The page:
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Green Party leader Sian Berry on their surge in support since Brexit



LONDON — The Greens are having a good year.

In May’s local elections, the party more than doubled its council seats to 362, a bigger proportional gain than any other party. In the European elections that followed, they more than doubled their seat count, from three to seven, on a fiercely anti-Brexit platform.

Sian Berry, who co-leads the party with Lambeth Councillor Jonathan Bartley, said the party’s recent successes are down to an organised ground campaign, their opposition to austerity and climate change, and their vocal opposition to Brexit.

“People were looking to vote for parties who supported remain or leave depending on their preference to send a signal and we had a very, very strong remain message,” Berry said.

“We’re very coherent and we’re very clear in our messaging, and that really helps people to notice us. And it’s a proportional election, people know when they vote for us it counts.”

The Greens have normally had a harder time in general elections, where the UK’s “first past the post” system typically favours more established parties and deters some voters from supporting marginal ones.

However, Berry says the Greens’ recent successes prove the party is no longer one of just protest votes.

She believes they are ready to make significant gains at the next general election, with national polls putting the party’s support on up to 9%, and indeed says their candidates could be the ones best placed to fight off Nigel Farage’s Brexit party in constituencies where voters’ views on Brexit are polarised.

“We’re coming into an election with more strength than we’ve ever had before, with real prospects of winning more seats under first past the post,” Berry said.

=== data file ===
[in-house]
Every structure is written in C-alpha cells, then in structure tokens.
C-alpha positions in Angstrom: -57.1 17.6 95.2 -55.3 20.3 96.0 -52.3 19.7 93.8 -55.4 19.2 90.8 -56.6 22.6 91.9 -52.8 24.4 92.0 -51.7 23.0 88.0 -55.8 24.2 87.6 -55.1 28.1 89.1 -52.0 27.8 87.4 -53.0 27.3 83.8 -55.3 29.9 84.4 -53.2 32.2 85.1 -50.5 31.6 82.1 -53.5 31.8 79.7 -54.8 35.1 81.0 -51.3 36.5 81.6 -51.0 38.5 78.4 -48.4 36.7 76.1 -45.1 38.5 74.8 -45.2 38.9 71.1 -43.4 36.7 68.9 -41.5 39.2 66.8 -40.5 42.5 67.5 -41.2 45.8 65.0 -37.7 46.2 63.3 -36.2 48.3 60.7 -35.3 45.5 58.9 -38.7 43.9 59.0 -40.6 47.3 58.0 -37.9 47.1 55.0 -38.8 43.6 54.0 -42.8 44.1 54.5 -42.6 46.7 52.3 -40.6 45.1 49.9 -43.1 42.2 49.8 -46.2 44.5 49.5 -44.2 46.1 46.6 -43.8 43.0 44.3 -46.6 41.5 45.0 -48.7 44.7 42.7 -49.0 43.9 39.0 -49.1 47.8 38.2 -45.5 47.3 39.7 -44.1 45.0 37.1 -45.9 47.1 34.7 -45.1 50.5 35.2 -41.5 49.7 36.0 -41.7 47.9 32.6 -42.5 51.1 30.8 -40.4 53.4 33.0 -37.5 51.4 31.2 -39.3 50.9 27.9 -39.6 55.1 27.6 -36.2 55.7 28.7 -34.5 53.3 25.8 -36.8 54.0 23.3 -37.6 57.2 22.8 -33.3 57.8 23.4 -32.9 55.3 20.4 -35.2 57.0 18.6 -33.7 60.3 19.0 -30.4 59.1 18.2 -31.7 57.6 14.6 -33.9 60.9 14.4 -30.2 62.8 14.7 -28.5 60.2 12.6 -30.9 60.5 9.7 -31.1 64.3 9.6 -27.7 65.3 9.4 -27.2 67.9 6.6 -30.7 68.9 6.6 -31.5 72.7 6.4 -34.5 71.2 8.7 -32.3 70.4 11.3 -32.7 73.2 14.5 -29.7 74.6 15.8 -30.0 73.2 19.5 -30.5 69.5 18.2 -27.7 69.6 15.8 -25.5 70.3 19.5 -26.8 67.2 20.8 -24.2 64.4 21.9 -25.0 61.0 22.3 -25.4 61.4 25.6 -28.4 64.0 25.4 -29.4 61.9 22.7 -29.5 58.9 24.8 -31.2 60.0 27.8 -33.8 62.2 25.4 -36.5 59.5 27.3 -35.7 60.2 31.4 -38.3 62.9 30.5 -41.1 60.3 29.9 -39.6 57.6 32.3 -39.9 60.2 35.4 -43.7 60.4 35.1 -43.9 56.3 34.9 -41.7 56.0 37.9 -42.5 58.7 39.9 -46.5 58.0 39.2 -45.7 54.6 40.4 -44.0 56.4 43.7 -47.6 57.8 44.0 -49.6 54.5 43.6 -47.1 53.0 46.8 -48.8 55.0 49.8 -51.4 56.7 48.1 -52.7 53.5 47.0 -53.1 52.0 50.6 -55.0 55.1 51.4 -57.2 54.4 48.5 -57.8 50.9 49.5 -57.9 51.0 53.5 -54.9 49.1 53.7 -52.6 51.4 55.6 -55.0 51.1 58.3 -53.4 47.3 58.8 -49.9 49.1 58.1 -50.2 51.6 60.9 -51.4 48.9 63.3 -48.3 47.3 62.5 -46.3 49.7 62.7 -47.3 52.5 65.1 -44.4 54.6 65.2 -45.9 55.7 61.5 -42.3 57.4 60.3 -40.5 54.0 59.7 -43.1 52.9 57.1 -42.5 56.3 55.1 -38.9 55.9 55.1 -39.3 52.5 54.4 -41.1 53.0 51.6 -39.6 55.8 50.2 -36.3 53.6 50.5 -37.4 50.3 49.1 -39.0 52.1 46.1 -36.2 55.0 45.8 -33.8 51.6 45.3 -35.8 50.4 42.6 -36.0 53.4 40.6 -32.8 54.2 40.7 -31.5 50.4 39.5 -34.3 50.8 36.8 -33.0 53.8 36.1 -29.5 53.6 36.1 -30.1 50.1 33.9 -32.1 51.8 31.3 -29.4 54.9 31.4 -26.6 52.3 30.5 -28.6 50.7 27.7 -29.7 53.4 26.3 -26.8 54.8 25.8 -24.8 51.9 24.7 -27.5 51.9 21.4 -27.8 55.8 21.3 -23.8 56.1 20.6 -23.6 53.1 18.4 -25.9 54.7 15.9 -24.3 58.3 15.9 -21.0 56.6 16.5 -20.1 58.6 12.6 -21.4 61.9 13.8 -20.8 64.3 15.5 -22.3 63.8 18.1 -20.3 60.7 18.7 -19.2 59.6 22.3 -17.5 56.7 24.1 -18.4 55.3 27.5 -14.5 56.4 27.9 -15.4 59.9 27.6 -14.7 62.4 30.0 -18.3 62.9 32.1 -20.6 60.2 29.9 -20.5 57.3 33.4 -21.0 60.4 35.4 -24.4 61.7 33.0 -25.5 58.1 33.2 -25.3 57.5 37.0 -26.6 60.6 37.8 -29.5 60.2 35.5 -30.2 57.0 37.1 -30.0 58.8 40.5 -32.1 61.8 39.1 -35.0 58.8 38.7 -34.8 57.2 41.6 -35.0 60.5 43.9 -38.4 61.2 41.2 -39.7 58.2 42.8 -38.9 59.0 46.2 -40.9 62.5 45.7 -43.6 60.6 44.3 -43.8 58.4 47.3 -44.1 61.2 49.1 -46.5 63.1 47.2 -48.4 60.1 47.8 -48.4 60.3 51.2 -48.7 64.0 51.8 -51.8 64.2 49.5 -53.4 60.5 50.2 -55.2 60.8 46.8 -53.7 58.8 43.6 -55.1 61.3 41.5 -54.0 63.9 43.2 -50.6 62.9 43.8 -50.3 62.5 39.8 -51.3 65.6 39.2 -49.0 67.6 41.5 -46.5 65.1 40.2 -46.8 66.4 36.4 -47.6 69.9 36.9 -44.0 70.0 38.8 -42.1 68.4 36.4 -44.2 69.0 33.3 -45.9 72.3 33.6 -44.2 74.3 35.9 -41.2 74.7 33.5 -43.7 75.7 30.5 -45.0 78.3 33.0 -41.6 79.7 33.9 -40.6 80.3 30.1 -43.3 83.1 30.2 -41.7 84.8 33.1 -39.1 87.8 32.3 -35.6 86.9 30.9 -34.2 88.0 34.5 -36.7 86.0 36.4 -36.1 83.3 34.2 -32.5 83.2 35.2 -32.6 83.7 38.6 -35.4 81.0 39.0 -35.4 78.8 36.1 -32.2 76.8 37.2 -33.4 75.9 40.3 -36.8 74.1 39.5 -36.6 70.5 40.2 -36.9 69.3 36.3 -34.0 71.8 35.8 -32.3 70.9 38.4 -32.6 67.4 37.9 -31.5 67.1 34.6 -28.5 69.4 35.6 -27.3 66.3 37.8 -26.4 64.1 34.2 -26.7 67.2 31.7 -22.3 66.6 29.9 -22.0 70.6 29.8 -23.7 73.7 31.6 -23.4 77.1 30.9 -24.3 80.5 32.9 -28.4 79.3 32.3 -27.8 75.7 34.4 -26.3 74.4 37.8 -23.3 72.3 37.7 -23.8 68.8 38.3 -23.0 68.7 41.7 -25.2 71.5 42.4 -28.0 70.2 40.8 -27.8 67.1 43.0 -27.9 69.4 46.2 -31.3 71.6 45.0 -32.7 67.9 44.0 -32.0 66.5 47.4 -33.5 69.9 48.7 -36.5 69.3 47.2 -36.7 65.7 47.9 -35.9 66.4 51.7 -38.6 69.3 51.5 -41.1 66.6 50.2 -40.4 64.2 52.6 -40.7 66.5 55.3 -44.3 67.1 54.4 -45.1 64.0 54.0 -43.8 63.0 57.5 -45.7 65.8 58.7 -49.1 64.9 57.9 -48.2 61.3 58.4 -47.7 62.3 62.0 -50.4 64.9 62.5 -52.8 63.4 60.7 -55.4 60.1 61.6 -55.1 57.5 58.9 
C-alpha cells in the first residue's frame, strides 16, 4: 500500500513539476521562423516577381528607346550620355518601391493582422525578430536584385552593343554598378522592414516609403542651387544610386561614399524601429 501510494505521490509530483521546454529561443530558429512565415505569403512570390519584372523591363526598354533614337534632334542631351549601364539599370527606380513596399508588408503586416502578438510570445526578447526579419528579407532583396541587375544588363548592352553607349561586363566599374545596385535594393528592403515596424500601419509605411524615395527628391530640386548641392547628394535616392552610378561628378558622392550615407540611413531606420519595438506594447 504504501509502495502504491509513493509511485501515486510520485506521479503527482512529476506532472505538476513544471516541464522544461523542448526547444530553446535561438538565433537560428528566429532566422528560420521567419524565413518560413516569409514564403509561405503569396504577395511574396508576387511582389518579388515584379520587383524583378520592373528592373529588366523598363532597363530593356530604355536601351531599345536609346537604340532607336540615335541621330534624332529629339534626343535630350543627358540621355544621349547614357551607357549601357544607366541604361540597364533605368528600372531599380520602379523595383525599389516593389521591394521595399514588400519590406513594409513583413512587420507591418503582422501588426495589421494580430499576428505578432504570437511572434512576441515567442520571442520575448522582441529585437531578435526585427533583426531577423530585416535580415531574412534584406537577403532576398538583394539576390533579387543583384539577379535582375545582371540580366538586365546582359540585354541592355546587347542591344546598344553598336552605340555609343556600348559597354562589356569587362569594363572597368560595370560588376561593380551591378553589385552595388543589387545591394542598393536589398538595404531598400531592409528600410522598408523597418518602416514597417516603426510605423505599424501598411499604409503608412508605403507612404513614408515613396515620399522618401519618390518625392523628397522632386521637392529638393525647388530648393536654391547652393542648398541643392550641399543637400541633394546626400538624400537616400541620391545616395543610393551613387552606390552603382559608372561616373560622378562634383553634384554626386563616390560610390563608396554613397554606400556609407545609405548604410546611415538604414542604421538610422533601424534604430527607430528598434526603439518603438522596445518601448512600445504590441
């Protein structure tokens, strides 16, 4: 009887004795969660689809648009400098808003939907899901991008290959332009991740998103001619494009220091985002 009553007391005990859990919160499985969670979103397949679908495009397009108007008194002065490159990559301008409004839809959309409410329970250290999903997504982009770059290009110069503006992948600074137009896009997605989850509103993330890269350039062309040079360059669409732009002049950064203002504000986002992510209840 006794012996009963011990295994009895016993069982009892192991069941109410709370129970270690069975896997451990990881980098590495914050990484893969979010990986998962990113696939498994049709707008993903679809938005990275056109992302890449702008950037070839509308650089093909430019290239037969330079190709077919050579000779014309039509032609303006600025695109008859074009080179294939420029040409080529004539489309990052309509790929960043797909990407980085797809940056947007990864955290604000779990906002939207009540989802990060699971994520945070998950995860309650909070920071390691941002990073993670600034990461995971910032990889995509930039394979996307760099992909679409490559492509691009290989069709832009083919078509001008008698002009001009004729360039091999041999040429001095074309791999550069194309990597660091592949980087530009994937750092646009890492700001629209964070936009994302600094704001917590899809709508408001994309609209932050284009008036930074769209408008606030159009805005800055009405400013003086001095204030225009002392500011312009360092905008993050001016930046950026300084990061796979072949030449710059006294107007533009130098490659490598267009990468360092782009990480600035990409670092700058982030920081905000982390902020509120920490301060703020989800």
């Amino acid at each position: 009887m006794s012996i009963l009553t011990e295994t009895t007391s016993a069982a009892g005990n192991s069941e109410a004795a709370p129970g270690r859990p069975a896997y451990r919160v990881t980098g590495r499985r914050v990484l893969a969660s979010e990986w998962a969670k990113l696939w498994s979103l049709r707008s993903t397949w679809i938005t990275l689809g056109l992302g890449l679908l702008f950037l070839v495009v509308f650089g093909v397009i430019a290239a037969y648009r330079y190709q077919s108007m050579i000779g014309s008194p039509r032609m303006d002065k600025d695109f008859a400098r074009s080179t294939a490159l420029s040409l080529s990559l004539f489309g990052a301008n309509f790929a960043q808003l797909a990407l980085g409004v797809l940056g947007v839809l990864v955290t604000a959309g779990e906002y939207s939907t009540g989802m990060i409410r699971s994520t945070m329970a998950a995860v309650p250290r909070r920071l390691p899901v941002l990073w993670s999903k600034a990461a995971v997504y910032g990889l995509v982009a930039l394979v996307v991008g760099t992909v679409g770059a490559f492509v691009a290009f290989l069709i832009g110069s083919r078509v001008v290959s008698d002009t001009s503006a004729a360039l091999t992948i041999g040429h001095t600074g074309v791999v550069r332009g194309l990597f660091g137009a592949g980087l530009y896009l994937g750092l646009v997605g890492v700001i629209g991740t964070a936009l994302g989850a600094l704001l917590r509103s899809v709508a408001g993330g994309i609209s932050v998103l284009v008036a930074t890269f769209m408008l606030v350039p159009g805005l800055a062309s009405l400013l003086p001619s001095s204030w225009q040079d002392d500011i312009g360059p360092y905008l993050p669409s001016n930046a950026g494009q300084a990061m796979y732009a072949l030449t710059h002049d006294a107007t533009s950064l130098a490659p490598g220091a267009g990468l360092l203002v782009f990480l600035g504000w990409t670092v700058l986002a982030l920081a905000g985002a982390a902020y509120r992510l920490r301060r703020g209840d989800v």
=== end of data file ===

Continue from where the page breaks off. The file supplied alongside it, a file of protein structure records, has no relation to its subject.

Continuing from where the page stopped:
“We were first [in European elections] in Bristol, Norwich and Brighton which are all areas where we’ve got a good record in parliamentary elections, and we were second behind the Brexit Party in Leave-voting places like Sheffield, Lancaster and Hastings.”

Berry cast doubt on the prospect of another “progressive alliance” with other left-leaning parties in the event of a snap election — something the party sought in 2017.

She highlighted the Liberal Democrats’ record on austerity and said there was a risk of other parties using her party’s support to “greenwash” their own policies.

“We can’t be helping to greenwash parties who just want to give lip service to climate change, and we can’t be helping parties who still want to press on with austerity,” Berry said.

She highlighted Liberal Democrat Jo Swinson’s defence of the party’s record on austerity, who is poised to replace Vince Cable as Liberal Democrat leader this summer.

“Jo Swinson hasn’t disavowed austerity, she hasn’t apologised for it. She said it was necessary. We do need to make sure we’re not being used to greenwash anything. So those are things to talk about in any wider progressive pact.”

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